Although though overall used-car sales in February are still likely to fall from the same month of 2022, the market is showing progress from January.

TrueCar is forecasting 2.8 million used-car sales this month. That is 8% softer than February 2022, but beats January numbers by 5%.

In a separate analysis this week, Cox Automotive emphasized how affordability in the new-car market is affecting both new- and used-car sales in various ways.

“We have diverging markets today. New-vehicle prices remain high while used retail prices are now in decline. New inventory is slowly stabilizing while used supply is falling,” Cox Automotive senior economist Charlie Chesbrough said in the analysis.

“However, I wouldn’t be surprised to see this situation change later in the spring. With many affordability-seeking vehicle buyers leaving the new market for the used, dealers may find they have too little used inventory, and price declines may reverse,” Chesbrough said.

“And, OEMs may find they have too much new-vehicle inventory and be forced to be more aggressive with incentives to boost sales.”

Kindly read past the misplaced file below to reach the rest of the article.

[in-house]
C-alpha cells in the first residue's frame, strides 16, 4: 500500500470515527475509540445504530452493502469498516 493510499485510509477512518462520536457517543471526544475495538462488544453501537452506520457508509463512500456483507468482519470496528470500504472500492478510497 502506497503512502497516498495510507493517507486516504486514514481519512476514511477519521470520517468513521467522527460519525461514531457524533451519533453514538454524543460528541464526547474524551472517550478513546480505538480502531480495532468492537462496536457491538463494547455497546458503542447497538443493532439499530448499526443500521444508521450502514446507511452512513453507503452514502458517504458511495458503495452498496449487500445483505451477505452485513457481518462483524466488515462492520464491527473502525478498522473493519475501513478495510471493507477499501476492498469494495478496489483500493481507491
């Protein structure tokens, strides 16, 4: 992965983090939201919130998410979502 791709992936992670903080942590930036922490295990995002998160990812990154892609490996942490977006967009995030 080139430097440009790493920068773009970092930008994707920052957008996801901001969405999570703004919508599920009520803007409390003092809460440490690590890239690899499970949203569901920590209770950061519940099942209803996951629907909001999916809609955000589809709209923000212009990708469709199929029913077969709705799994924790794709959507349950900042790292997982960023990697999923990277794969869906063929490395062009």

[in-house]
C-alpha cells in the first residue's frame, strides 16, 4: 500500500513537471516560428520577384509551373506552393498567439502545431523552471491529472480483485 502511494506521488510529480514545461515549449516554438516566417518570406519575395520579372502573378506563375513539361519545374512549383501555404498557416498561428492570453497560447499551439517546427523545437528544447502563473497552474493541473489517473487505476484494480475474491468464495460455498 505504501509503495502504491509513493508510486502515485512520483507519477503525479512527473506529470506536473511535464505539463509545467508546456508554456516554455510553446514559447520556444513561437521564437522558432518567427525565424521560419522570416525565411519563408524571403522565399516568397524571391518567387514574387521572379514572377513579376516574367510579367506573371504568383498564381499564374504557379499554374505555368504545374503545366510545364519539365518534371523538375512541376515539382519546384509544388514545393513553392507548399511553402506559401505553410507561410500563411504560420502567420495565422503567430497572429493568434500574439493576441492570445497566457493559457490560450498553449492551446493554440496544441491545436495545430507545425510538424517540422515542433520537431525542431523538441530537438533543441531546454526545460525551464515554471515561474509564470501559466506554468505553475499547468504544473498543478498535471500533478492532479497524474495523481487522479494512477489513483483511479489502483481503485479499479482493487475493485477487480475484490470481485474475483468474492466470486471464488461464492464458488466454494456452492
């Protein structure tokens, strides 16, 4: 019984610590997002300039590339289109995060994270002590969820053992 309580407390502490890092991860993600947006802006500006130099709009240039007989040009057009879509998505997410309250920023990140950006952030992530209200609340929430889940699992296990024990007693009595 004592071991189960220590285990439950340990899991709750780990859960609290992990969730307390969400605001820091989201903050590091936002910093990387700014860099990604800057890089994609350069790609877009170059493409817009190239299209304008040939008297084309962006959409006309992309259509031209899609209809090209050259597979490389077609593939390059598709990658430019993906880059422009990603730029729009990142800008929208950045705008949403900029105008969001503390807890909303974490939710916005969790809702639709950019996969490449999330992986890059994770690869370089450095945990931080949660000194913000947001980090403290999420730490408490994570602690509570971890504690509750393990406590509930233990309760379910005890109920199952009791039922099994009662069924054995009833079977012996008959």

In the summary of another report released shortly after the company’s mid-month Manheim Used Vehicle Value Index report, Cox Automotive chief economist Jonathan Smoke said: “The principal reason for improving used retail sales early in 2023 is the price decline that was a product of last fall’s wholesale price drops. Now dealers are restocking at higher prices, and driving prices even higher, so the retail price trend will reverse soon. It’ll be tough to maintain positive sales momentum with higher prices, especially as rates keep rising.”

Going back to the TrueCar forecast for a few more pre-owned statistics, the firm said average interest rates on used vehicles this month is 10.5%, with average contract term lengths at 70 months approximately.

And while used-car prices falling may help drive some consumers from new to used, a J.D. Power analysis shares another impact of this trend: lower trade-in equity.

“Used-vehicle prices are falling which is resulting in less trade-in equity for new-vehicle buyers who have a vehicle to trade. The average trade-in equity for February is trending toward $8,955, down $333 from a year ago and down $1,095 since the peak in June 2022,” Thomas King, president of the data and analytics division at J.D. Power, said in the company’s forecast of February sales.

“For context, February 2023 trade equity is still more than double the pre-pandemic level, helping owners that have a vehicle to trade in offset some of the pricing and interest rate increases.”